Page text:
Sun, TELUS Team on Sun's N1 Grid ComputingBy Steven Vaughan-Nichols | Posted 2004-11-17 Email Print
Re-Thinking HR: What Every CIO Needs to Know About Tomorrow's Workforce
Canadian company TELUS Communications is the first service provider to become a retail business partner with Sun for its pay-for-use grid computing offering.At this week's Network Computing '04Q4 launch, Sun Microsystems Inc. announced that TELUS Communications, a major Canadian telecommunications company, is its first strategic alliance for its pay-for-use grid computing services.
With Sun's wholesale model for standardized grid services, introduced in September 2004, TELUS will resell Sun's Web-based N1 Grid Computing services starting at $1 CPU/hour. TELUS initially will be targeting financial services and oil and gas industries.
TELUS is the first service provider to become a retail business partner with Sun for its pay-for-use grid computing offering. But Sun plans to work with other retail business partners globally to broaden the delivery of its standardized utility computing capabilities to customers.
"Our customers see the high value of accessing compute power by the hour. They want to lower costs, remove complexity and focus on growing their businesses. The Sun N1 Grid Computing pay-for-use service delivers computing power as a utility, like water and electricity," said Tony Geheran, vice president of IT at TELUS Communications.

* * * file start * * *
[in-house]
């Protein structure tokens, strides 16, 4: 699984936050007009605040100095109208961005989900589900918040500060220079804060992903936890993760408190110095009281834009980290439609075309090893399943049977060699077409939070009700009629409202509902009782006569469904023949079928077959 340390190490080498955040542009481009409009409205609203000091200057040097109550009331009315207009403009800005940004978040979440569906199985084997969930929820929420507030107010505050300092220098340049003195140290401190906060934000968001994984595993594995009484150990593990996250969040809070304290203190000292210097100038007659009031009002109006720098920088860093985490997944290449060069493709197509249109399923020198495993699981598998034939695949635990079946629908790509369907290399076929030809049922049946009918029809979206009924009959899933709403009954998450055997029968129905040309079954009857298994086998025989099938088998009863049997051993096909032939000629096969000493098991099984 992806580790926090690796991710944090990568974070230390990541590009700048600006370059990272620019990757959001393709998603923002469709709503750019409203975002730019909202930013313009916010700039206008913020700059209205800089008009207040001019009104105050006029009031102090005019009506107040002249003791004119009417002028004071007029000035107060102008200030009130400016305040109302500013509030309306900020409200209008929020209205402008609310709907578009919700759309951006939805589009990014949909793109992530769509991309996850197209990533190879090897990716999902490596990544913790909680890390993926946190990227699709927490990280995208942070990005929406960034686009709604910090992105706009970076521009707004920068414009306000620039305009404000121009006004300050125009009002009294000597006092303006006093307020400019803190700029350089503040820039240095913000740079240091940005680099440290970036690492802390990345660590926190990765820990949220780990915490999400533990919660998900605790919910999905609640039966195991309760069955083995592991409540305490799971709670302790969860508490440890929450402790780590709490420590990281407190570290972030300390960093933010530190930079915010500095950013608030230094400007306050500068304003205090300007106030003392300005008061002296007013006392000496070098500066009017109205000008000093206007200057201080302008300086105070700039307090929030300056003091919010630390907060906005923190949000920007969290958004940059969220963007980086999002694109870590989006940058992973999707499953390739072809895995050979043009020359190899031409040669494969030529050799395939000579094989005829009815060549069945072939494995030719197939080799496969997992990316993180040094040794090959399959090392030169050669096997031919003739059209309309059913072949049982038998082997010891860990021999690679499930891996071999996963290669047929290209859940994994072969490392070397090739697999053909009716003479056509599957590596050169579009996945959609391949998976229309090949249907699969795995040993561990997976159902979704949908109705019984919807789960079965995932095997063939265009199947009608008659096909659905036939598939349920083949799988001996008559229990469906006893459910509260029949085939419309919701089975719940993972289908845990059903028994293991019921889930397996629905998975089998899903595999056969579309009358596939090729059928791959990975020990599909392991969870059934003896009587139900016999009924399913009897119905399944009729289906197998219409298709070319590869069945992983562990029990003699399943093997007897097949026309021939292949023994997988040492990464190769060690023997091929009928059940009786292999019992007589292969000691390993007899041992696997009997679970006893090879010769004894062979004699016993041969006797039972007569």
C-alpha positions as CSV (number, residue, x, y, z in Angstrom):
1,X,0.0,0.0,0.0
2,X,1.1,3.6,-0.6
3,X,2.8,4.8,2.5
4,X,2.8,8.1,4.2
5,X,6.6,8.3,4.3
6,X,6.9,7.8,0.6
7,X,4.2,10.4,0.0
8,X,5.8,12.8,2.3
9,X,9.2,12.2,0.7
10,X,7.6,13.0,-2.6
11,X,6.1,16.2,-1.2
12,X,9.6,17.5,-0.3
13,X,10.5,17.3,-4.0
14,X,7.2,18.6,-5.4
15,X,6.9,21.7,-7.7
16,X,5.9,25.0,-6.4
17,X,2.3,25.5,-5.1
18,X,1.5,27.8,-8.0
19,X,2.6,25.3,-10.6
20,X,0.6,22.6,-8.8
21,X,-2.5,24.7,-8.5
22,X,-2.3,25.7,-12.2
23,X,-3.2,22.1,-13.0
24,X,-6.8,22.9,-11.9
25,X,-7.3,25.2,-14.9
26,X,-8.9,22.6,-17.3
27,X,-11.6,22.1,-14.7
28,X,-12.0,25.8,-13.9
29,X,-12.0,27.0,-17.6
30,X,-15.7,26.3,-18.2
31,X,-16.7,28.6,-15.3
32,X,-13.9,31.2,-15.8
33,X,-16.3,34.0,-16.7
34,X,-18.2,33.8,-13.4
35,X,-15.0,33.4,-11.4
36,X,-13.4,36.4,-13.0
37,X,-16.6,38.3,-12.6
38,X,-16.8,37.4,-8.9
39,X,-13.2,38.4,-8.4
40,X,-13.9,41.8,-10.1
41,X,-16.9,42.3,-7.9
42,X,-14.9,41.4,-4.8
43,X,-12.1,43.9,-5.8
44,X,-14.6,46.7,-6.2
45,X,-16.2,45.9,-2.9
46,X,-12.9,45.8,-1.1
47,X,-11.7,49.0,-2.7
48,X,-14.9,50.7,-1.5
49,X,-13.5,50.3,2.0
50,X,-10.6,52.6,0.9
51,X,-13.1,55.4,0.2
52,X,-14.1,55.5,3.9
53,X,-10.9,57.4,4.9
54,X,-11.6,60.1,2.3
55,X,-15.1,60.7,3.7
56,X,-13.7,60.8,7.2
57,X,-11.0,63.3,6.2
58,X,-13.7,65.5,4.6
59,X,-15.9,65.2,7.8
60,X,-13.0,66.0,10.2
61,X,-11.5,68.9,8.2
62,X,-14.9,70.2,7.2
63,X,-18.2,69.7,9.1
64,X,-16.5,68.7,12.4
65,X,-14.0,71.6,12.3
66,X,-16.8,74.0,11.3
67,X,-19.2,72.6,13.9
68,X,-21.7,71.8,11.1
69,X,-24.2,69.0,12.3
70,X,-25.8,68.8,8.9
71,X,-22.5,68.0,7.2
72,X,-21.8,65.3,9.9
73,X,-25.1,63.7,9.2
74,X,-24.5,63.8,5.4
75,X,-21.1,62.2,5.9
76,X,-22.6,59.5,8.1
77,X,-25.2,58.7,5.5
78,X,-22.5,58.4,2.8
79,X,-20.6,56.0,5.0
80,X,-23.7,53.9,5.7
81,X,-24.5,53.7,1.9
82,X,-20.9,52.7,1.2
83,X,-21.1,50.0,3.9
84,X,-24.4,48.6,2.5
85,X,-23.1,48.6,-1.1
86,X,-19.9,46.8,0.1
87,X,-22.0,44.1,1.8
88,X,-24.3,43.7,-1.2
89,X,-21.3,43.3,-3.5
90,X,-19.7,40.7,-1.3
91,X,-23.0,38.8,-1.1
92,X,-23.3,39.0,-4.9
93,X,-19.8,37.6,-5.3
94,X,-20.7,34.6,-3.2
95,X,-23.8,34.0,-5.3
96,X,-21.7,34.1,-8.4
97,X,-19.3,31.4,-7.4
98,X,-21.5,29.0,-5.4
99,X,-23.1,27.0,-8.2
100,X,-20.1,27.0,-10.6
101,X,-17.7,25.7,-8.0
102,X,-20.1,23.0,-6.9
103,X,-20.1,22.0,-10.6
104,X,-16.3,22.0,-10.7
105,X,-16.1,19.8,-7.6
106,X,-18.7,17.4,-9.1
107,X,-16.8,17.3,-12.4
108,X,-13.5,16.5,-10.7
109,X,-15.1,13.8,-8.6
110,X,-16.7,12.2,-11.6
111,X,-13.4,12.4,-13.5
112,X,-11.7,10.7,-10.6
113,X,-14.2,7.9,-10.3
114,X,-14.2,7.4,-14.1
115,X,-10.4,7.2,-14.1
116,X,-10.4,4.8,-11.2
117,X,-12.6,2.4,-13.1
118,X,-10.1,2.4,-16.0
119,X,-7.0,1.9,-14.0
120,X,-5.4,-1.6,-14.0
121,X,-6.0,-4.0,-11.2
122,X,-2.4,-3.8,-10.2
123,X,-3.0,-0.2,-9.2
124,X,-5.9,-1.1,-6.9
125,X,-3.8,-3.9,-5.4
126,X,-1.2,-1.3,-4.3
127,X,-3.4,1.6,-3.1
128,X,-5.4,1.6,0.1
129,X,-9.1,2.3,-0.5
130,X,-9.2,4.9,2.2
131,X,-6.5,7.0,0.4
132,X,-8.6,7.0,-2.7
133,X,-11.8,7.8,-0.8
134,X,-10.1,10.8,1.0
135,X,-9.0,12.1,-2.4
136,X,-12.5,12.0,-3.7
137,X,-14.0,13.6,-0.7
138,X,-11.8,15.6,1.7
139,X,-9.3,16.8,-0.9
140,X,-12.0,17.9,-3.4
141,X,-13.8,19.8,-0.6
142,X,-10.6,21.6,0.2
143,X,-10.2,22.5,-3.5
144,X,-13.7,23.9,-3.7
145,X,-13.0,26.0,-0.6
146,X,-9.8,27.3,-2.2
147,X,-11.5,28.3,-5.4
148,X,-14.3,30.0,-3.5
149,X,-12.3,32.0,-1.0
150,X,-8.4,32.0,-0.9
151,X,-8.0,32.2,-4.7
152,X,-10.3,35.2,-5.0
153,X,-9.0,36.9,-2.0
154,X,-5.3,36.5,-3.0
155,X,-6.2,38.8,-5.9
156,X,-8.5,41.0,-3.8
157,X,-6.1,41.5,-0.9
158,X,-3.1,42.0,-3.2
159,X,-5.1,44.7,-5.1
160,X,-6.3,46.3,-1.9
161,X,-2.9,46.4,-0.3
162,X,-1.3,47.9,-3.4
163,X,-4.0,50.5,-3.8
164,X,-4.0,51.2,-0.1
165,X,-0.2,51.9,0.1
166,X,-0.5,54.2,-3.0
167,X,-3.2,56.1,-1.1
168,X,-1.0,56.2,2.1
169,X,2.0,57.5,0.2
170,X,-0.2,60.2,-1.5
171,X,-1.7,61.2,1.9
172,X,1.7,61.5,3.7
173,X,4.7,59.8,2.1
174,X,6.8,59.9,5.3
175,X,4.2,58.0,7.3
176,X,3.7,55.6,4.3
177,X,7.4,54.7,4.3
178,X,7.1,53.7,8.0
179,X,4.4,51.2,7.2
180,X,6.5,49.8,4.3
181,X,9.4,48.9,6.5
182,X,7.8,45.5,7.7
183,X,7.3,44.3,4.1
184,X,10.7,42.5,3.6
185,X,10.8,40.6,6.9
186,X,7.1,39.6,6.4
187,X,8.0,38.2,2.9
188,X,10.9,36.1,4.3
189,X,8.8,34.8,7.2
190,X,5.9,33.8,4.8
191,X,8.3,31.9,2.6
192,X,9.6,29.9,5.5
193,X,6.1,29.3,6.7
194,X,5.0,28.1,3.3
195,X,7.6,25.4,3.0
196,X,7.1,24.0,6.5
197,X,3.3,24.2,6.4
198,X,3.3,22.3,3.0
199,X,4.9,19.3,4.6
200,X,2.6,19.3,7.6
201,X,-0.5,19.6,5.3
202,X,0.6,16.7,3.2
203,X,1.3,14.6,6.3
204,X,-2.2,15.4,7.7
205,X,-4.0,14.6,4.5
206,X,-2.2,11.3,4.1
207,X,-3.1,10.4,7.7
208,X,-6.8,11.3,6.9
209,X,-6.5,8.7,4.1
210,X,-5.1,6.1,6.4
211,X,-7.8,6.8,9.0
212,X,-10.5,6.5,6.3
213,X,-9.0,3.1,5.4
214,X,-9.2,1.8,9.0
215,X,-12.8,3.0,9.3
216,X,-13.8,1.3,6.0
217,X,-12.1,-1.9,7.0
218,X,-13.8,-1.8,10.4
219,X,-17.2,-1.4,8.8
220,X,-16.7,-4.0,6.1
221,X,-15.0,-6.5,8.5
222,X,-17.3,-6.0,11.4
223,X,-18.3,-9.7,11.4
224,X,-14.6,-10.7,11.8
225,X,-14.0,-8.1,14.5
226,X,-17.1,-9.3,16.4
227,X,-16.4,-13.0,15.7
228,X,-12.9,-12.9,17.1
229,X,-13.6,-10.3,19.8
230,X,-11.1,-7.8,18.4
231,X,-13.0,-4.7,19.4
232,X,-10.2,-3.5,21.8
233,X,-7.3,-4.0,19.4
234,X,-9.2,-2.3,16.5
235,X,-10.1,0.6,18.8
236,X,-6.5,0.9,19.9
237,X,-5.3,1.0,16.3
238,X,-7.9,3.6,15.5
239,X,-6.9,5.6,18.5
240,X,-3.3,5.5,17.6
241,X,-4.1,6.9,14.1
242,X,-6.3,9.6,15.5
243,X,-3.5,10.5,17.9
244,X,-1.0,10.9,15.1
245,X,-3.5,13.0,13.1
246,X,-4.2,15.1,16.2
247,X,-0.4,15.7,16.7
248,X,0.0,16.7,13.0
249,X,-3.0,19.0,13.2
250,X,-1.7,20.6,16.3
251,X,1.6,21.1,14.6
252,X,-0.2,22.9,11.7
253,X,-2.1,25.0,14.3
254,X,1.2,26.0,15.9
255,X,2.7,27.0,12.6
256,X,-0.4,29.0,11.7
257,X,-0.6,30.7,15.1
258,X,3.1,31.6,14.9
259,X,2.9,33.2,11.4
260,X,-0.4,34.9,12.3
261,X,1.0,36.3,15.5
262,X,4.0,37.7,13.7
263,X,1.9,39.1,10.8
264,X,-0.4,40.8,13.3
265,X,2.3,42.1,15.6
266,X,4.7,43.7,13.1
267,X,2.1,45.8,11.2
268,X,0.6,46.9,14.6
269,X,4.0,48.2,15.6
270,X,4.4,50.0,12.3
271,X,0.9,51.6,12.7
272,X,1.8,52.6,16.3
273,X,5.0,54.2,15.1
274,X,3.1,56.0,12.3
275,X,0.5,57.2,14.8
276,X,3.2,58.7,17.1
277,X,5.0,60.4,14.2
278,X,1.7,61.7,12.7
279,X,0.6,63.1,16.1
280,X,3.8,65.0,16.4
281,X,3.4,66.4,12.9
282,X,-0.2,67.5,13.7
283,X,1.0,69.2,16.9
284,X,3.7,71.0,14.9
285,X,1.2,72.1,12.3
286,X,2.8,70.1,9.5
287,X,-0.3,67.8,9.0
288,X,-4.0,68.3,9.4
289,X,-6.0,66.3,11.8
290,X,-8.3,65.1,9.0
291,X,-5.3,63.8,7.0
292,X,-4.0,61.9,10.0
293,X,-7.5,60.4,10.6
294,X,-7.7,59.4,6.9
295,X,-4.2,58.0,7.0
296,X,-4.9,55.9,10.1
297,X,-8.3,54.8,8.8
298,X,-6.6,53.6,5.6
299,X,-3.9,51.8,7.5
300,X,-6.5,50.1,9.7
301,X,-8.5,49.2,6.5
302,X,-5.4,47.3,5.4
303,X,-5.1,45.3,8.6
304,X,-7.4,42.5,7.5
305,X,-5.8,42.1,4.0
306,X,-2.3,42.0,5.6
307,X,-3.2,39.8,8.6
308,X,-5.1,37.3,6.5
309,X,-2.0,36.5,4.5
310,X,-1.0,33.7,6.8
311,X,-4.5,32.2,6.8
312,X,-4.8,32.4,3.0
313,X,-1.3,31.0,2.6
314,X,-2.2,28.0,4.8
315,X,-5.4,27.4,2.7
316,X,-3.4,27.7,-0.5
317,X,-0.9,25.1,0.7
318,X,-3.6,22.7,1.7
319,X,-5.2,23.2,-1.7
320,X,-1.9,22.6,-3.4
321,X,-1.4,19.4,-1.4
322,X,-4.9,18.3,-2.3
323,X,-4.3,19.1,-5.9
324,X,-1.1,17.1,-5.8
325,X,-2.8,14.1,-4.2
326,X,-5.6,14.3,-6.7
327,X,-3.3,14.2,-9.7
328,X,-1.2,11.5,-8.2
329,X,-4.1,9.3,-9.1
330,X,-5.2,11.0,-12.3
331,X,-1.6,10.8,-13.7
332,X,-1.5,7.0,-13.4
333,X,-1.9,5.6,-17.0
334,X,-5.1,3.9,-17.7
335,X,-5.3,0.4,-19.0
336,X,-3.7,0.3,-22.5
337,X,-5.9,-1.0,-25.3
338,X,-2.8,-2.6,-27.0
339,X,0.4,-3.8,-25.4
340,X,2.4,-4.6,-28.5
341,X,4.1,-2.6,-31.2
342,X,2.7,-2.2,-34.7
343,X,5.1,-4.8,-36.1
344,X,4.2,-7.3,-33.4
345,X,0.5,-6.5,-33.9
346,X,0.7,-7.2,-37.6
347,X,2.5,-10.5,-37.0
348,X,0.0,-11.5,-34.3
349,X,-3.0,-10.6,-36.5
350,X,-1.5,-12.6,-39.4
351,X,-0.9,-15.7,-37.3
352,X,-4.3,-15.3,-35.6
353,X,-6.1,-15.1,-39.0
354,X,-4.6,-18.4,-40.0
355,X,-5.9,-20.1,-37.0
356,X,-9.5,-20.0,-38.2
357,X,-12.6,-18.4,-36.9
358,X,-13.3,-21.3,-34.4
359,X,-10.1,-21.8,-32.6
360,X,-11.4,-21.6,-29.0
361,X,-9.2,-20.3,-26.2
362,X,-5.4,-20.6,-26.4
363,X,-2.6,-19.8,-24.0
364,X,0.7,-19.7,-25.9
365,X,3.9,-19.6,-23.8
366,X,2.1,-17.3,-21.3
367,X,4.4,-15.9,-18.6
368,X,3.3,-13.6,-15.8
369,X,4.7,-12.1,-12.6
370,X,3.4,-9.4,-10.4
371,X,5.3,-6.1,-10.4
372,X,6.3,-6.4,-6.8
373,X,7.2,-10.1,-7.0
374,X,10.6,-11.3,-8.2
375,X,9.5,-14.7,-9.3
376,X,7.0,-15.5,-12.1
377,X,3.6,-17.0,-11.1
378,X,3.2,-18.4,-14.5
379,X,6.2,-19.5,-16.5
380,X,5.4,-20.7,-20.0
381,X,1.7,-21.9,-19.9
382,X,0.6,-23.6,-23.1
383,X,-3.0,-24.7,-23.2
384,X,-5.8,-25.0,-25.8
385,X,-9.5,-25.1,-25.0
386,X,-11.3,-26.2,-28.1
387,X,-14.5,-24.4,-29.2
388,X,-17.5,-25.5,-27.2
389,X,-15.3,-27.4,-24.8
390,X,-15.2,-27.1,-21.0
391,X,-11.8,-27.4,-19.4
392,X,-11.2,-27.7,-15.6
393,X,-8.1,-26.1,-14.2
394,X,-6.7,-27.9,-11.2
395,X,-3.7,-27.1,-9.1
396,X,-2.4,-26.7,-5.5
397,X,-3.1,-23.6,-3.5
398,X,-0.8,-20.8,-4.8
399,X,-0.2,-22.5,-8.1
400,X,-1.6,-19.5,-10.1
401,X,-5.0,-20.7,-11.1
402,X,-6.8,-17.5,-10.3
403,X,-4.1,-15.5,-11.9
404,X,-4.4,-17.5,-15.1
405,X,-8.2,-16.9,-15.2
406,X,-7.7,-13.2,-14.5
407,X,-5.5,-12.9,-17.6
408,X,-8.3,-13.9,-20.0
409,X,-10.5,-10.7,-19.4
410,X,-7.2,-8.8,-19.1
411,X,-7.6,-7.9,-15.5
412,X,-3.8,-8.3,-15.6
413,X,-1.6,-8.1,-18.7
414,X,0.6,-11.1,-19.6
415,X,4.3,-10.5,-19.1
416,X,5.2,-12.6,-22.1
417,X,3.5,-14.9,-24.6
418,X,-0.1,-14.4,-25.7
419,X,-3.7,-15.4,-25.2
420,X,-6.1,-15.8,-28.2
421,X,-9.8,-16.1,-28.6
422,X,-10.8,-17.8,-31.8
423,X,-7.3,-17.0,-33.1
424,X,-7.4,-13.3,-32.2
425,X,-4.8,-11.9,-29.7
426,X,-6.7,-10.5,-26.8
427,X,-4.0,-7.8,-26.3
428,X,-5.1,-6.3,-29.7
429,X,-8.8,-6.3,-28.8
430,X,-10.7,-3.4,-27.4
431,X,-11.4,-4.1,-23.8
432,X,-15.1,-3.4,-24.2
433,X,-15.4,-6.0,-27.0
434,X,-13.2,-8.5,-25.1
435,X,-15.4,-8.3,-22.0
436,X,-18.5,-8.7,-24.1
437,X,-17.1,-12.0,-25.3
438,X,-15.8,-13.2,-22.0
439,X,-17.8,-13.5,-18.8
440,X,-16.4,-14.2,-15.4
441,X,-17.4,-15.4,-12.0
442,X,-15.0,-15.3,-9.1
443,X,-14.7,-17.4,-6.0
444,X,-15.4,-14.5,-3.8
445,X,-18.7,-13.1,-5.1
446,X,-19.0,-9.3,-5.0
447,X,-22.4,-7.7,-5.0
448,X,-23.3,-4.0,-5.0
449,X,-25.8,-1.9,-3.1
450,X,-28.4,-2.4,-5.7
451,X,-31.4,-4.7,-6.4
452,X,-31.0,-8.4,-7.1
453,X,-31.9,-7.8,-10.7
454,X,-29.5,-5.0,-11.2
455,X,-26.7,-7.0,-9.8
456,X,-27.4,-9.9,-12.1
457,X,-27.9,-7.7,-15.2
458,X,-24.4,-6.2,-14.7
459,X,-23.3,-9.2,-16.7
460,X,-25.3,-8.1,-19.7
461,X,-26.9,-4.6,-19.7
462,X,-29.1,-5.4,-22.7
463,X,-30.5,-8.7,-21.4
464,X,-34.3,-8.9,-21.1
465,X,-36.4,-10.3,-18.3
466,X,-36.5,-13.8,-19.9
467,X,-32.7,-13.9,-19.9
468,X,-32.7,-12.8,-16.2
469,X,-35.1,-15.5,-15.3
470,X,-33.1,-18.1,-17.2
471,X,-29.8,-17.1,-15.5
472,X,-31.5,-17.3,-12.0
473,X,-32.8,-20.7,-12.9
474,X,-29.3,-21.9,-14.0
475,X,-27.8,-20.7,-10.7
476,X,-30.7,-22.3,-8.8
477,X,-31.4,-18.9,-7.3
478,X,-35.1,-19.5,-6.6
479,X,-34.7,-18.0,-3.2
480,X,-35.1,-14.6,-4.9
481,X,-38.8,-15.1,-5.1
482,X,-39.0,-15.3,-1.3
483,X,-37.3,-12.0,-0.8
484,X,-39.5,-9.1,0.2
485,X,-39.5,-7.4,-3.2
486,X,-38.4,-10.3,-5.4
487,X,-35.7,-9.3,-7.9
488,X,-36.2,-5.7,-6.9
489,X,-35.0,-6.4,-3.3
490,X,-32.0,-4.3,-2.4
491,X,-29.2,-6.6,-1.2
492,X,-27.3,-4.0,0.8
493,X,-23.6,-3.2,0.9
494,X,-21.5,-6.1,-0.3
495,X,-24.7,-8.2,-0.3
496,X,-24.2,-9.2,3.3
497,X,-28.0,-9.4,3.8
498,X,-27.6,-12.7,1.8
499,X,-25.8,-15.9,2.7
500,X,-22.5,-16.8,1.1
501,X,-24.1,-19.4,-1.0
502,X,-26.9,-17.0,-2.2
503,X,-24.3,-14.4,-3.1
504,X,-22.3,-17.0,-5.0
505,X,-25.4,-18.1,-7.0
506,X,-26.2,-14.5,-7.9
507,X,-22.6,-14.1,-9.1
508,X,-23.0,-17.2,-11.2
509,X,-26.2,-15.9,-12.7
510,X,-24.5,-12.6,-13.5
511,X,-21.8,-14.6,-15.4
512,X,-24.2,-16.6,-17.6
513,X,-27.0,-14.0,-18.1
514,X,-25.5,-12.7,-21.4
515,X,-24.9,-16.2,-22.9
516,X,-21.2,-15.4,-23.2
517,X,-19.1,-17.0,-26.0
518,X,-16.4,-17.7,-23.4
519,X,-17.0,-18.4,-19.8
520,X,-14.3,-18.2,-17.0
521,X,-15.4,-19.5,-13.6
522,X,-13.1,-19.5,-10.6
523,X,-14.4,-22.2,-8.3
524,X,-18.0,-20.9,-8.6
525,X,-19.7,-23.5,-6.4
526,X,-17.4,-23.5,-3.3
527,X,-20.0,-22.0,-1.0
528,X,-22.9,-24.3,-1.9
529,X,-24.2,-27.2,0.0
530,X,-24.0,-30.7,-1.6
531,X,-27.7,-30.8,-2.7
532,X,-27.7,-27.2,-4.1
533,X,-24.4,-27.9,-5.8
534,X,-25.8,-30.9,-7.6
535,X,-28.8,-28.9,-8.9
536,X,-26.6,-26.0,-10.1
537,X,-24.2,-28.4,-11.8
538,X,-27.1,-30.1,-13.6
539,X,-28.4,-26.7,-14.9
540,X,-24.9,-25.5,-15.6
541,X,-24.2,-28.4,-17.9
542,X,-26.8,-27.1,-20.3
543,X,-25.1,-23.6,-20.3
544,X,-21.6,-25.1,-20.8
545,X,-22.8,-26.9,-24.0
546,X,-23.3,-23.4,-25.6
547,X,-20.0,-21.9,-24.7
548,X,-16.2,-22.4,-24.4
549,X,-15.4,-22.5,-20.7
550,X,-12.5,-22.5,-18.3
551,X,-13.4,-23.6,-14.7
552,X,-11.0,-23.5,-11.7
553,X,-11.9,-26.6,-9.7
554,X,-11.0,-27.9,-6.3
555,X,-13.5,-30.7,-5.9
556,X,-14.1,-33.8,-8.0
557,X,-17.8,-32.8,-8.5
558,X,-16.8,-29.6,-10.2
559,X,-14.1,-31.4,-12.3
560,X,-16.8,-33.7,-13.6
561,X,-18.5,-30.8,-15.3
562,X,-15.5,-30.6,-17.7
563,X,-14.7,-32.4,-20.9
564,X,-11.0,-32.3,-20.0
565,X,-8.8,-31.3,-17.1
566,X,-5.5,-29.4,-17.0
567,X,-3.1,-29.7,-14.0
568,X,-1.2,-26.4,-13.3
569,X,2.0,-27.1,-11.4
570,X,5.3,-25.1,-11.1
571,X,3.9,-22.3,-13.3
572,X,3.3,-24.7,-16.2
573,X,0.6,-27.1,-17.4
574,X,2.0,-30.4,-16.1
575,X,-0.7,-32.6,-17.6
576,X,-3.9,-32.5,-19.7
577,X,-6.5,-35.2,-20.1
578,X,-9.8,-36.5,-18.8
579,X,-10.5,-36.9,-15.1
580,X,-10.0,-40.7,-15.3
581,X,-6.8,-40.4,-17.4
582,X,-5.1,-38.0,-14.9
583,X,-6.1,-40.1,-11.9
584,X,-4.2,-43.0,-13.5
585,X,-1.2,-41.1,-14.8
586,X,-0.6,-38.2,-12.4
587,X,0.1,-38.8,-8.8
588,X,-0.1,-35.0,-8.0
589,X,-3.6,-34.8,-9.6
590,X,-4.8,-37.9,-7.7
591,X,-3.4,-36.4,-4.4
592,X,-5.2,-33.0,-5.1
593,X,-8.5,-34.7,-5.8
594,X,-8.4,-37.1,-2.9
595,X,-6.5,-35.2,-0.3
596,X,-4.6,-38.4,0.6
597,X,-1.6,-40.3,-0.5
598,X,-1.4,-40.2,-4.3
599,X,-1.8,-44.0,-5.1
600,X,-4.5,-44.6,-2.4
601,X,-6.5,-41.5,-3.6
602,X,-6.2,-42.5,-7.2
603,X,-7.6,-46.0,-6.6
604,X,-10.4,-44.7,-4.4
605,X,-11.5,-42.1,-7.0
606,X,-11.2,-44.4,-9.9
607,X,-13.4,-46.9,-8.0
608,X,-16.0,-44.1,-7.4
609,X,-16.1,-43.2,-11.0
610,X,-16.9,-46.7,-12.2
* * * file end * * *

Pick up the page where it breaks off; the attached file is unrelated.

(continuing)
Since September, Sun officials say they have already committed more than 6,000 CPUs for early demand from major financial services companies ready to use its service. Sun's first standardized utility computing center will go into full operation by the end of the year in Washington, D.C., and more centers are expected to power up within months worldwide, including New York, London and Houston, Texas.
Reporting that many of its customers have already shown strong interest in its new offering, TELUS says it plans to provide early-access trials in January 2005. TELUS expects its Toronto-based compute grid environment to be in full production by early 2005. The new environment will be based on Solaris 10, Sun N1 Grid Engine software and Grid Computing Reference Architectures.
Check out eWEEK.com's for the latest utility computing news, reviews and analysis.